<p>Sending you and your family warm healing thoughts. PM me if you ever need to talk.</p>
<p>Thamks all for sharing.
Jollybean-hang in there,the initial diagnosis is overwhelming and turns you around and around. my thoughts/prayers with you.
Overseas-Hope you continue with good course.
Coutingdown-just qualified for disability. Chemo and radiation, what a bear! I parcel out my energy, and hope for the best. Exhausting.
fotogem-Thanks for sharing your journey. It helps to hear someoone on the other side of this treatment. I believe someone has to wind up on the positive side of the stats. Hope I can get there too!
mom1213"I can't control the cancer or what it does to my body but I won't let it control me or my spirit" Agree! Thanks for the affirmation of life.
I know all of our children are impacted by this. For them to watch their parent reach for life, fight for life, while they are getting ready to leave to engage their futures, they need additional understanding and support. Sometimes I can do that, sometimes I rely on friends, family, or counselor. I find myself holding her closer then I might of had the cancer not been here, and I also find myself pulling others in more in case I am not here later on. It seems to be a dance I am just making up as I go along. By the way, my D is a pretty fantastic kiddo. She shows grace and maturity in the face of this beast, and I respect and love her dearly.</p>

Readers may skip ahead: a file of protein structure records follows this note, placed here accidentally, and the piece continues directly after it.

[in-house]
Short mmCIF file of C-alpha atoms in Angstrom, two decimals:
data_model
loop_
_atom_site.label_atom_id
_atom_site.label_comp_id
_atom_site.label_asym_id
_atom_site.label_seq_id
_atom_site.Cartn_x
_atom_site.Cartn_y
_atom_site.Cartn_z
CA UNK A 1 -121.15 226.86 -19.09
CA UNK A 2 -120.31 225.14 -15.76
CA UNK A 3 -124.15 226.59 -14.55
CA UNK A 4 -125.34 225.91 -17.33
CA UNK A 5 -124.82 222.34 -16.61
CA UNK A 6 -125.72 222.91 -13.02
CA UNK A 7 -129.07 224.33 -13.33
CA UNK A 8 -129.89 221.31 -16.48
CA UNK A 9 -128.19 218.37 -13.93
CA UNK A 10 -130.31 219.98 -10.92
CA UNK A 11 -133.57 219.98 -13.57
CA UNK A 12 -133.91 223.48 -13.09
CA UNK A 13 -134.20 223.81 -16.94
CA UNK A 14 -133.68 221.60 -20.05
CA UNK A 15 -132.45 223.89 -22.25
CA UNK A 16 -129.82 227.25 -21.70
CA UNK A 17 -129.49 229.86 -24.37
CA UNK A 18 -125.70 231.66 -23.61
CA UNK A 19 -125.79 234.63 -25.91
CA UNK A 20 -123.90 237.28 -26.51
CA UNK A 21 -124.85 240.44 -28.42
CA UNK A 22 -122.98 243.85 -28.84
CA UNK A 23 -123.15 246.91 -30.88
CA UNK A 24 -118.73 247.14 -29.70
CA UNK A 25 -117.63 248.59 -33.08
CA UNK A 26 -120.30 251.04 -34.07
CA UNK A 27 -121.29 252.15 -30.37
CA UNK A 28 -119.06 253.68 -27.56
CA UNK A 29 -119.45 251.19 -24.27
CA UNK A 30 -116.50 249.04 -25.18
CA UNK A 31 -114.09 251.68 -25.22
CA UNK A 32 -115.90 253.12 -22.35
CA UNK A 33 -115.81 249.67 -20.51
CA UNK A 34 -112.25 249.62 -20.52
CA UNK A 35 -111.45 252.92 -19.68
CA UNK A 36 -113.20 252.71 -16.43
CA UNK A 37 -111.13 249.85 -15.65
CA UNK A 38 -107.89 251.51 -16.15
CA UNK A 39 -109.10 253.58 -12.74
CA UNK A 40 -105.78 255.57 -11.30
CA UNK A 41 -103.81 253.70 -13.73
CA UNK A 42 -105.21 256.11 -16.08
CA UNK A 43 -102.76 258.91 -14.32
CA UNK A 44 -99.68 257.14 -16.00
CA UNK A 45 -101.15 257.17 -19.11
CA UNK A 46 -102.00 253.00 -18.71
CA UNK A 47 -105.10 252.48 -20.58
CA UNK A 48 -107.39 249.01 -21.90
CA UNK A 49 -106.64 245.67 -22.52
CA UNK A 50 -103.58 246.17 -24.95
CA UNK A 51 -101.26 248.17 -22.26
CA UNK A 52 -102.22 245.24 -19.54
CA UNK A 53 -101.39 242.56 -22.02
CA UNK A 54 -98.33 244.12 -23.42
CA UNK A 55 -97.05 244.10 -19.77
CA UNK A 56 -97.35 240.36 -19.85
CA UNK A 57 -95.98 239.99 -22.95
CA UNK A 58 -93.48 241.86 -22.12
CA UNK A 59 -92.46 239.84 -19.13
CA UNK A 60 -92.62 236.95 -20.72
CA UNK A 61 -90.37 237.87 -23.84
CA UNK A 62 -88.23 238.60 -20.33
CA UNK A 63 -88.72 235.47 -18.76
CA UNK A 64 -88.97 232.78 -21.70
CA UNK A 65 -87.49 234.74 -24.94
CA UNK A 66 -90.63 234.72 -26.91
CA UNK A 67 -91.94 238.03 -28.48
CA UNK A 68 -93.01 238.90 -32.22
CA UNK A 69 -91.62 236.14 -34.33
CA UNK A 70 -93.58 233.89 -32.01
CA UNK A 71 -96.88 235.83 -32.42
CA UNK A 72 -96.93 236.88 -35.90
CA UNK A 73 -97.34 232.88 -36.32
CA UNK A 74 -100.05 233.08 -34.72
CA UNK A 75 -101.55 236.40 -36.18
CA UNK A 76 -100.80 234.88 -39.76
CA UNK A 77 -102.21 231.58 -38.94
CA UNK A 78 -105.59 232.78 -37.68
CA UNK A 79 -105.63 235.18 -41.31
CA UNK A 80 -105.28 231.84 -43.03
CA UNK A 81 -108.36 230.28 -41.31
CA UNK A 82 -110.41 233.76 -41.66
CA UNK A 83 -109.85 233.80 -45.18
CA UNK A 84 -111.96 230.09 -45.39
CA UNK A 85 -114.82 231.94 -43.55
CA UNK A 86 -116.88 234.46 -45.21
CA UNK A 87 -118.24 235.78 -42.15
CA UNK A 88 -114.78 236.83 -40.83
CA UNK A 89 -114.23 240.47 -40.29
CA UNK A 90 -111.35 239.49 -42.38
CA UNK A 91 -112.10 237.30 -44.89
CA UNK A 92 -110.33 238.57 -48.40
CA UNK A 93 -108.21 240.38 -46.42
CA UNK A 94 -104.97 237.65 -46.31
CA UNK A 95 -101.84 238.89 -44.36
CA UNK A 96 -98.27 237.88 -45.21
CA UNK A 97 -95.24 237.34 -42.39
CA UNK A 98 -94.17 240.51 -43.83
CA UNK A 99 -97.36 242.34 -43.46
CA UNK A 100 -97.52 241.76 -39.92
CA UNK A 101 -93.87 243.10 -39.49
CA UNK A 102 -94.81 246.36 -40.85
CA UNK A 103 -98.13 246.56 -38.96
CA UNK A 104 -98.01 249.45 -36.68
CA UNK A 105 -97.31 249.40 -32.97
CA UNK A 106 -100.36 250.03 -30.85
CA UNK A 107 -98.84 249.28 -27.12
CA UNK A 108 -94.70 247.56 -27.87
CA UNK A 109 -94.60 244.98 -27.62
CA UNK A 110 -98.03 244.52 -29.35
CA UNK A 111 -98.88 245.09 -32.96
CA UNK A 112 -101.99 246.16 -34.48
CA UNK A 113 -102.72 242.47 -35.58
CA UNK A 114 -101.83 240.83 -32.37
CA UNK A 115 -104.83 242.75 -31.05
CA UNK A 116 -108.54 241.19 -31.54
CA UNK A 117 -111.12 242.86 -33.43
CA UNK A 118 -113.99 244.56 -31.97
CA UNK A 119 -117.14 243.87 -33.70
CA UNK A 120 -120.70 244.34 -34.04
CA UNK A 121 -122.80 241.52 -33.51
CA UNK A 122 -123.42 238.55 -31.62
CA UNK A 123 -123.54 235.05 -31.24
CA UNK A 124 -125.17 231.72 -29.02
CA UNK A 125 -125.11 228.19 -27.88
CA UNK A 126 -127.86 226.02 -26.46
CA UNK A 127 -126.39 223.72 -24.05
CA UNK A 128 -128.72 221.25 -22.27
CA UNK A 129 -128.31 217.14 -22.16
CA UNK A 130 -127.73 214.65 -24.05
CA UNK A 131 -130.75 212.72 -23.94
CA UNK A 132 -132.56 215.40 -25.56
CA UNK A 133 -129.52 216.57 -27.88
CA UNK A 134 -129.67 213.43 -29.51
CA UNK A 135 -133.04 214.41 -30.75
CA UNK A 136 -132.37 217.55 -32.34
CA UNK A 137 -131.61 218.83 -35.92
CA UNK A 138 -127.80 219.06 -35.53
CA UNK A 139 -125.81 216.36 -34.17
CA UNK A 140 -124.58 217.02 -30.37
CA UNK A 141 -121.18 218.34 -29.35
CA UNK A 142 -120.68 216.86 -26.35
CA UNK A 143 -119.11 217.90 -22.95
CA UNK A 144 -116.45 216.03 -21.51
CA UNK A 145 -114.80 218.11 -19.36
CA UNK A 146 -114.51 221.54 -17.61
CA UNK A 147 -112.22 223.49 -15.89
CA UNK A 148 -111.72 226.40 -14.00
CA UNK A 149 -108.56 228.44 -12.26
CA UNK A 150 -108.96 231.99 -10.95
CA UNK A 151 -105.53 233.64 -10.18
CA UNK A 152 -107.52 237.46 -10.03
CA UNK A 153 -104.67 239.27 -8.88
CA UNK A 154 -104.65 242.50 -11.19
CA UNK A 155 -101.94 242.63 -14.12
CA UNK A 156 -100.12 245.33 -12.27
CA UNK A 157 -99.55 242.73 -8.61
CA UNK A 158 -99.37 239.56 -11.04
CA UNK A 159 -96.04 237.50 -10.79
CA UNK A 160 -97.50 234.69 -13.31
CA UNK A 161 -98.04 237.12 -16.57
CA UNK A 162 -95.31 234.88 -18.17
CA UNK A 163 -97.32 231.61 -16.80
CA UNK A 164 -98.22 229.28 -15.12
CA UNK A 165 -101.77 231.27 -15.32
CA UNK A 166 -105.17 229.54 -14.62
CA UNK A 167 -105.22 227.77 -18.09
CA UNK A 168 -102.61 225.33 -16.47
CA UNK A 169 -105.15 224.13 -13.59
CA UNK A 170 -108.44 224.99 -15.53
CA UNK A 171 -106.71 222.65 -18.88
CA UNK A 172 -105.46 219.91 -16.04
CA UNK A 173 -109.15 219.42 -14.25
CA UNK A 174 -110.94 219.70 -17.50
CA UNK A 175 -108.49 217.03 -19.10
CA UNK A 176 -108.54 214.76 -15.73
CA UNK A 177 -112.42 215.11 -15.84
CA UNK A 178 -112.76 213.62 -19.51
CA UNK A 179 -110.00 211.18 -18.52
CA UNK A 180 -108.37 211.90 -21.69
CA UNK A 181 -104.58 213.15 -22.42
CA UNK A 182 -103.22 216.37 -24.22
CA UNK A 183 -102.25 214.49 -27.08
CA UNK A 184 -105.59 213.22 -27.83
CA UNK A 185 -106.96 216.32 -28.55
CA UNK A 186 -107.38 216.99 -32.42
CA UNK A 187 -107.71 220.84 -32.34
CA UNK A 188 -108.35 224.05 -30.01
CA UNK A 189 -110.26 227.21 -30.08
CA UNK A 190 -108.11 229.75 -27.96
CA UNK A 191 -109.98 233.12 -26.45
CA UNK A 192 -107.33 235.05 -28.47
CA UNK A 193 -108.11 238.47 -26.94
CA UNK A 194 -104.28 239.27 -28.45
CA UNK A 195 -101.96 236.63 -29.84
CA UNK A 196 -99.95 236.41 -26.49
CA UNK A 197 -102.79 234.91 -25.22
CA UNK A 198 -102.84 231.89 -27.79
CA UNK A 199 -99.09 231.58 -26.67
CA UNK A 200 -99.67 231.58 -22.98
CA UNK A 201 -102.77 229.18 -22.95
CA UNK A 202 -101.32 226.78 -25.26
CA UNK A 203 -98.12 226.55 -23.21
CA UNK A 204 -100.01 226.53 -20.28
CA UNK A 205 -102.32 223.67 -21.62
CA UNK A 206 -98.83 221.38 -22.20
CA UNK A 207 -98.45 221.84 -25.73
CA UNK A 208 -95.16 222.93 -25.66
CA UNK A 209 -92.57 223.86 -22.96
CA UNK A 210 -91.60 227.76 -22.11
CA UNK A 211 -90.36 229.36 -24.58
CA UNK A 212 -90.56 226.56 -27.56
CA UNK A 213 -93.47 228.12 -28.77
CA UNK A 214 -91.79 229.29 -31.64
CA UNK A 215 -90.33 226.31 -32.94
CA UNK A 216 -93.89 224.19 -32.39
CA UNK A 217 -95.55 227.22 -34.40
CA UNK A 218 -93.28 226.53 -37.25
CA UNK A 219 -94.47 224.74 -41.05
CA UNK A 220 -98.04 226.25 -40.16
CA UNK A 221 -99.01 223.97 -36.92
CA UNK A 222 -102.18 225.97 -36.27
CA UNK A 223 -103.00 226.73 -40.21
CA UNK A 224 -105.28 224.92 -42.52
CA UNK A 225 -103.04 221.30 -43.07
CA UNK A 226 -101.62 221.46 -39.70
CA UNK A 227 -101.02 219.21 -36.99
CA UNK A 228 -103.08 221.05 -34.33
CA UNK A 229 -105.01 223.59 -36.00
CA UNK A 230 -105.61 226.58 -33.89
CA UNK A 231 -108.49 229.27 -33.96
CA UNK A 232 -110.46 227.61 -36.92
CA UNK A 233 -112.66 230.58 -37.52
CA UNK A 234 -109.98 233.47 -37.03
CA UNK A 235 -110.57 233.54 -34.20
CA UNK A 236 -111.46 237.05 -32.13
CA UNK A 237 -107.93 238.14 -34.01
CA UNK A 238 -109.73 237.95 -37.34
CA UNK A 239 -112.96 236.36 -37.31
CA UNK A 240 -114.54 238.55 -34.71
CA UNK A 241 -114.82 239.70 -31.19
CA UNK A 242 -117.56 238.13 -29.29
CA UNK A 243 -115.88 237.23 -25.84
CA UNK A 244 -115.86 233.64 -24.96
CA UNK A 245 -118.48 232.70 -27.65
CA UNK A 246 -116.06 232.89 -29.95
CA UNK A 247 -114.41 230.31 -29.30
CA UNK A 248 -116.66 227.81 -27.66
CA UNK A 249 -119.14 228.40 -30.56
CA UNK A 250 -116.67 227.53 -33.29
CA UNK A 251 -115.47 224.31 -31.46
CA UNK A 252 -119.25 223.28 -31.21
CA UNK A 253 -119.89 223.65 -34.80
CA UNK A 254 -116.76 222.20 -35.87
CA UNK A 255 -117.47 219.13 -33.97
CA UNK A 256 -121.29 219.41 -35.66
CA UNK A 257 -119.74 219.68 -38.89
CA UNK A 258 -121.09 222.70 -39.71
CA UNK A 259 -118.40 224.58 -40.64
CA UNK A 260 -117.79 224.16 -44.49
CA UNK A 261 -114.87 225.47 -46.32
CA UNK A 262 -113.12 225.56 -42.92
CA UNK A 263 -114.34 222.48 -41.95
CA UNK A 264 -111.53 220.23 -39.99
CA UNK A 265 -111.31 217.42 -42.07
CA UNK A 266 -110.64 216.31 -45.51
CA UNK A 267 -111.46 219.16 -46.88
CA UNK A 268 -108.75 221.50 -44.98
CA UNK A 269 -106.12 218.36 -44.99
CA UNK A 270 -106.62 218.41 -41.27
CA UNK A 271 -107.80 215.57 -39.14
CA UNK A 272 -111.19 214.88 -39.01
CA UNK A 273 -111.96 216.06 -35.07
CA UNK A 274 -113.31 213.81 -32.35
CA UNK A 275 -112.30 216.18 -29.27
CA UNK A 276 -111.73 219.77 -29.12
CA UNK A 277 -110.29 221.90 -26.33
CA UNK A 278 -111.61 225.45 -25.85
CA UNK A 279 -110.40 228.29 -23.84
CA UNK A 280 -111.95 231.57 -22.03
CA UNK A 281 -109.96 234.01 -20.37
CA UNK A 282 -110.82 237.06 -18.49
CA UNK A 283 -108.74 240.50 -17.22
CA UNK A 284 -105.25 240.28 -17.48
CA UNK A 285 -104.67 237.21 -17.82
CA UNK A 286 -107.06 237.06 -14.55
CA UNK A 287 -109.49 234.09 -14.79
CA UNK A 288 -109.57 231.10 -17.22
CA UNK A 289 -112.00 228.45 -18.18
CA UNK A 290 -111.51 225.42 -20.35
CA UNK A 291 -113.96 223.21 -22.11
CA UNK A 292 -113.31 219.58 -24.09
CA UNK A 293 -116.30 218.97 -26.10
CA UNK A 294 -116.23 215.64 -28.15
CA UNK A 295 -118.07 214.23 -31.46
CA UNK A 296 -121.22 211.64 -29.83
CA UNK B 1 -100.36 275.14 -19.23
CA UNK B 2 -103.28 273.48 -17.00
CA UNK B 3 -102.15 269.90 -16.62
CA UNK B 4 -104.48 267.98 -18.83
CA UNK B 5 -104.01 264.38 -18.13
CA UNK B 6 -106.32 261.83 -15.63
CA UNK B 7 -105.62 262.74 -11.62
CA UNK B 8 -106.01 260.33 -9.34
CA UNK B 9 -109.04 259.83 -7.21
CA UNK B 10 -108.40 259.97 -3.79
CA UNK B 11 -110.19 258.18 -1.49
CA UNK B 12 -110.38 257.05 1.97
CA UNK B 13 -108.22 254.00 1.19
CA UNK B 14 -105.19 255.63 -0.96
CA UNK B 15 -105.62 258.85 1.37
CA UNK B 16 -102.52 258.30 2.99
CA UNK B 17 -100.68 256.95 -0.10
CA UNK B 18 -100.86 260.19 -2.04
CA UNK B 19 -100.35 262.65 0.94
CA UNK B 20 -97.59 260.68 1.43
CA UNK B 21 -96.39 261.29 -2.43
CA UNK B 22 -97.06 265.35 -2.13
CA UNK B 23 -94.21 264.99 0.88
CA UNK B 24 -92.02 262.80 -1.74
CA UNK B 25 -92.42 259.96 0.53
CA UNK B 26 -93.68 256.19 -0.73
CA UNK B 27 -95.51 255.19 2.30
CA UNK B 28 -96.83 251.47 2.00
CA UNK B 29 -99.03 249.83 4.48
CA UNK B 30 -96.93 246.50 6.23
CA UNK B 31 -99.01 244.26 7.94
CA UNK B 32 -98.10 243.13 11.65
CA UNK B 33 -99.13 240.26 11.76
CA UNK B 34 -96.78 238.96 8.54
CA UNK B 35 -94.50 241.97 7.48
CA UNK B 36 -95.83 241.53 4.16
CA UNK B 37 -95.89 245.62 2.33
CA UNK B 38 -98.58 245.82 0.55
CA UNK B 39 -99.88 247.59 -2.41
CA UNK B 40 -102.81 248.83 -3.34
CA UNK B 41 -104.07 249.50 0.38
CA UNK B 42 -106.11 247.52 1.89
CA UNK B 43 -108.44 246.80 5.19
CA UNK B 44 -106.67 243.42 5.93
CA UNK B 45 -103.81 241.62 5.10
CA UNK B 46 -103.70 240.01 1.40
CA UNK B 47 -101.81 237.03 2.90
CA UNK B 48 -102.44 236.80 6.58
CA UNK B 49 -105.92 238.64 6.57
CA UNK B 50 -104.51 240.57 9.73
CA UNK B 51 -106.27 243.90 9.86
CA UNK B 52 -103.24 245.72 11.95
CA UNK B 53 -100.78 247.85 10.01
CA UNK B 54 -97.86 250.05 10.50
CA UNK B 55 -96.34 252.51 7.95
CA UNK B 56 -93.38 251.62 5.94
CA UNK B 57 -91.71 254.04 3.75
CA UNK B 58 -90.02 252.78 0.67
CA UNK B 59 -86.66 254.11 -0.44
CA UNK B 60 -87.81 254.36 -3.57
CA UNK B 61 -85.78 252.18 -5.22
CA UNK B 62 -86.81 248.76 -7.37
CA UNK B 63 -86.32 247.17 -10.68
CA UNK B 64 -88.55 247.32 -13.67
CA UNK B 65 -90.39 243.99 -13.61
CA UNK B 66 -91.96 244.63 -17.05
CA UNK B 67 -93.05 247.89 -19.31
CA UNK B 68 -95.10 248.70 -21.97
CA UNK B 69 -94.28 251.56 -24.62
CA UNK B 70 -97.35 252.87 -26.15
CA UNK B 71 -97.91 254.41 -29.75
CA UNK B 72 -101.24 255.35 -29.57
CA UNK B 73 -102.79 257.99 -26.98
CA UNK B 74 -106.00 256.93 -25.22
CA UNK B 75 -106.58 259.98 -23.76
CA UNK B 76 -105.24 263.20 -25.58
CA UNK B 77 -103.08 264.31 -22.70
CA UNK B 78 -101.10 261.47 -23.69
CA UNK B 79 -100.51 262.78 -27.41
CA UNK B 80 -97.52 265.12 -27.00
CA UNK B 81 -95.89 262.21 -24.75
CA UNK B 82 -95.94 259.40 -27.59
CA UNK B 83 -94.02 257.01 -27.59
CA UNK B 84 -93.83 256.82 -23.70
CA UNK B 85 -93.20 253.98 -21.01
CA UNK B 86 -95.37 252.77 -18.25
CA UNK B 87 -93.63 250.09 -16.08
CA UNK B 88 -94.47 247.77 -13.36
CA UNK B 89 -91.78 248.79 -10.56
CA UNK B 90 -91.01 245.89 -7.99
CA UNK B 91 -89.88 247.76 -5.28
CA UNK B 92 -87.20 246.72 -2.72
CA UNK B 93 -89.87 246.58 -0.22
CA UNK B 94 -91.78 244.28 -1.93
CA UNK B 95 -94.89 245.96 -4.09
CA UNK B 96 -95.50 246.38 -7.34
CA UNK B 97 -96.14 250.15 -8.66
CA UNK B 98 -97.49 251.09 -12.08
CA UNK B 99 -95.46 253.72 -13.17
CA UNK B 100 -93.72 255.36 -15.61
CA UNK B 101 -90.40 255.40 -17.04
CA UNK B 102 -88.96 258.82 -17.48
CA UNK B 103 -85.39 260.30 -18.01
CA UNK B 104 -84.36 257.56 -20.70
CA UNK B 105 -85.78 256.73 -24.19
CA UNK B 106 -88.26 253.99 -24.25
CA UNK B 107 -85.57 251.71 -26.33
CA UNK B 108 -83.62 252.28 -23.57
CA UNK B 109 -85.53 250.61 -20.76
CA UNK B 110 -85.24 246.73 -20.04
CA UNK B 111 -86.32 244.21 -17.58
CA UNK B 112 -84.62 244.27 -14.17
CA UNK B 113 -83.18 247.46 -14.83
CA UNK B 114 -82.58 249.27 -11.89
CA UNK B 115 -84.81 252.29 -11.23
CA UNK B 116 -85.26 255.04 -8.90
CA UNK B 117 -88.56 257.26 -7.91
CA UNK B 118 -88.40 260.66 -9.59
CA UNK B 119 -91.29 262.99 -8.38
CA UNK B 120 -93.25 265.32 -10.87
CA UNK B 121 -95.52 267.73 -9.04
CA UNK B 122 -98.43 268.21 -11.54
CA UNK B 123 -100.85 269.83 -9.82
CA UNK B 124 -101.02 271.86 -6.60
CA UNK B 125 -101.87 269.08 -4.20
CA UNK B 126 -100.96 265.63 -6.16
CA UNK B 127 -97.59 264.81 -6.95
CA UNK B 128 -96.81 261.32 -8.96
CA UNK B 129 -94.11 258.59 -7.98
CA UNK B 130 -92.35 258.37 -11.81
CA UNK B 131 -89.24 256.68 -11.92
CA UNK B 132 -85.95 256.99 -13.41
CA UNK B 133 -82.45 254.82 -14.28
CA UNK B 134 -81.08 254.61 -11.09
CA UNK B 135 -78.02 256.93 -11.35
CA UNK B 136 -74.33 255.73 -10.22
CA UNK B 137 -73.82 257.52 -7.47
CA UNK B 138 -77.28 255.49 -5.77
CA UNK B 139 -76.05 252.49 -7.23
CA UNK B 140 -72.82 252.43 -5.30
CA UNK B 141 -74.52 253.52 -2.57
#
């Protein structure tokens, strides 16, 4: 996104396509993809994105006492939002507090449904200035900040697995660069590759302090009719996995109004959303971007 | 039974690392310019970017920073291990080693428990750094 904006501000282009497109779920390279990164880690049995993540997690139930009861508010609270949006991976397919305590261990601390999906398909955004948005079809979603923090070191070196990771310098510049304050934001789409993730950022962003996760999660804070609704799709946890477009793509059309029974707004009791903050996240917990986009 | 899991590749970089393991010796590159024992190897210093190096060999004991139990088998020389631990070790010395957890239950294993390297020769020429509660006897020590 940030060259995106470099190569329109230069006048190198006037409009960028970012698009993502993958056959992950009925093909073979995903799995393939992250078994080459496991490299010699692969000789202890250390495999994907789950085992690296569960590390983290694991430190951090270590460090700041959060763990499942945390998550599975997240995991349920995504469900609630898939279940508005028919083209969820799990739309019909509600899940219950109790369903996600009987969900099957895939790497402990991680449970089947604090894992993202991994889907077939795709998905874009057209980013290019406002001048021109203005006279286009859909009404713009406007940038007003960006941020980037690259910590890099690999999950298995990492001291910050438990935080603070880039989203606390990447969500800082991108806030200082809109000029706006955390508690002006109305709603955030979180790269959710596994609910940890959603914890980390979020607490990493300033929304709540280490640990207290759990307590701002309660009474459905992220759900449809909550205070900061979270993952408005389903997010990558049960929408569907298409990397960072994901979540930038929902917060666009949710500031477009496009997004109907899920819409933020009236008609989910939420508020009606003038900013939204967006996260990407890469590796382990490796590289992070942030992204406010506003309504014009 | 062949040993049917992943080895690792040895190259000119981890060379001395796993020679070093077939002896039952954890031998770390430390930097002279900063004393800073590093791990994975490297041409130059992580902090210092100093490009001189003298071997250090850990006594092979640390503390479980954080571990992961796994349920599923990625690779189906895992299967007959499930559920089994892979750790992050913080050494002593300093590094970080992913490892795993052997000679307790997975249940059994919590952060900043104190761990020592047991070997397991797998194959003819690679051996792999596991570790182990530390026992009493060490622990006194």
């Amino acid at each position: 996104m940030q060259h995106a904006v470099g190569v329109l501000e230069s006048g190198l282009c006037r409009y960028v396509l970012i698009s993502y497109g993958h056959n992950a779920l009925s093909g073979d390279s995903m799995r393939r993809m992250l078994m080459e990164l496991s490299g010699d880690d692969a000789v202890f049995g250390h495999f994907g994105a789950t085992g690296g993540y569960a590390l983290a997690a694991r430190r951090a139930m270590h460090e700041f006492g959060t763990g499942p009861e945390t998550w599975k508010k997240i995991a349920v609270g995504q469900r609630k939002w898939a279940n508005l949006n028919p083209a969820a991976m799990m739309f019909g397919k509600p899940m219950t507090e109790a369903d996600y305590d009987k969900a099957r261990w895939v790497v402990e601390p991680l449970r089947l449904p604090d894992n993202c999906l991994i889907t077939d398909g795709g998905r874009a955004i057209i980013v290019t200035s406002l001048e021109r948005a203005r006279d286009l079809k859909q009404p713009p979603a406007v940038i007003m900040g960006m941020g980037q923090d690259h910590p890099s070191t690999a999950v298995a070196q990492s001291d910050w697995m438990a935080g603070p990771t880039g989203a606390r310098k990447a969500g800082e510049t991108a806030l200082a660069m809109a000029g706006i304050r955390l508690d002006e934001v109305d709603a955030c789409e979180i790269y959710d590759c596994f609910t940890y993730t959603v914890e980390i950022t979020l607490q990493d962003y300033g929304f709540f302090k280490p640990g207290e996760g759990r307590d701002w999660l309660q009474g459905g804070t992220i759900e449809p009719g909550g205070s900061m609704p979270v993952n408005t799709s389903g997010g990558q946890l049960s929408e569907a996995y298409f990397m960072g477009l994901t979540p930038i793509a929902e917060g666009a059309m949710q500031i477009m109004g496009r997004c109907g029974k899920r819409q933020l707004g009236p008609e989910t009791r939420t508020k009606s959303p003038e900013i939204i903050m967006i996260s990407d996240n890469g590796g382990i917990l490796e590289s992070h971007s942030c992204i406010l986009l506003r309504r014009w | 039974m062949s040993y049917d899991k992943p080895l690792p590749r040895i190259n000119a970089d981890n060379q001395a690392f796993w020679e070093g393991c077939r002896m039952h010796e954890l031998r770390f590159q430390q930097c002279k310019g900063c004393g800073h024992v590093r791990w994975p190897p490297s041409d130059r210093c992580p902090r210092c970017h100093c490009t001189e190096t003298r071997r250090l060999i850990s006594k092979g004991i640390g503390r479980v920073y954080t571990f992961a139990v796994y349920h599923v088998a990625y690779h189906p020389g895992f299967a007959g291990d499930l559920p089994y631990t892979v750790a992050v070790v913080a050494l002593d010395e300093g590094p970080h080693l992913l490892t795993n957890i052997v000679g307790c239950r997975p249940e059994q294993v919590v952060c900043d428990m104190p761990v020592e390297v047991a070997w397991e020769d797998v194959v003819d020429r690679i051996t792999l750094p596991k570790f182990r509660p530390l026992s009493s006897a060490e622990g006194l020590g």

<p>Just look at how this thread is opening up people! How wonderful and inspiring you all are!</p>
<p>I have fortunately not been through this but I have a family member who has gone through something similar. The two things you can offer your D no matter what are your ear and your encouragement. Even if your physical energy will not allow you to do some things, your avid interest in whatever she has on her mind is invaluable. Make sure she knows that you find the whole process of college selection/application exciting and want to share as much of it as possible with her. If she ends up going on college visits by herself, make sure she can keep you involved via cell phone/text/skype so you can "see", too. </p>
<p>I think often the most important help we can provide at college decision time is time, an open ear, and a sounding board. Sometimes in the "best of" circumstances, that is really heard to come by. Your illness forces you to be calmer and more focused and less distracted by more mundane things. </p>
<p>Don't think of it as your being limited in helping your D with this process. Think of it as being able to help her in a different, a perhaps even more valuable way.</p>
<p>Congratulations to all of you for dealing with what you're dealing with. </p>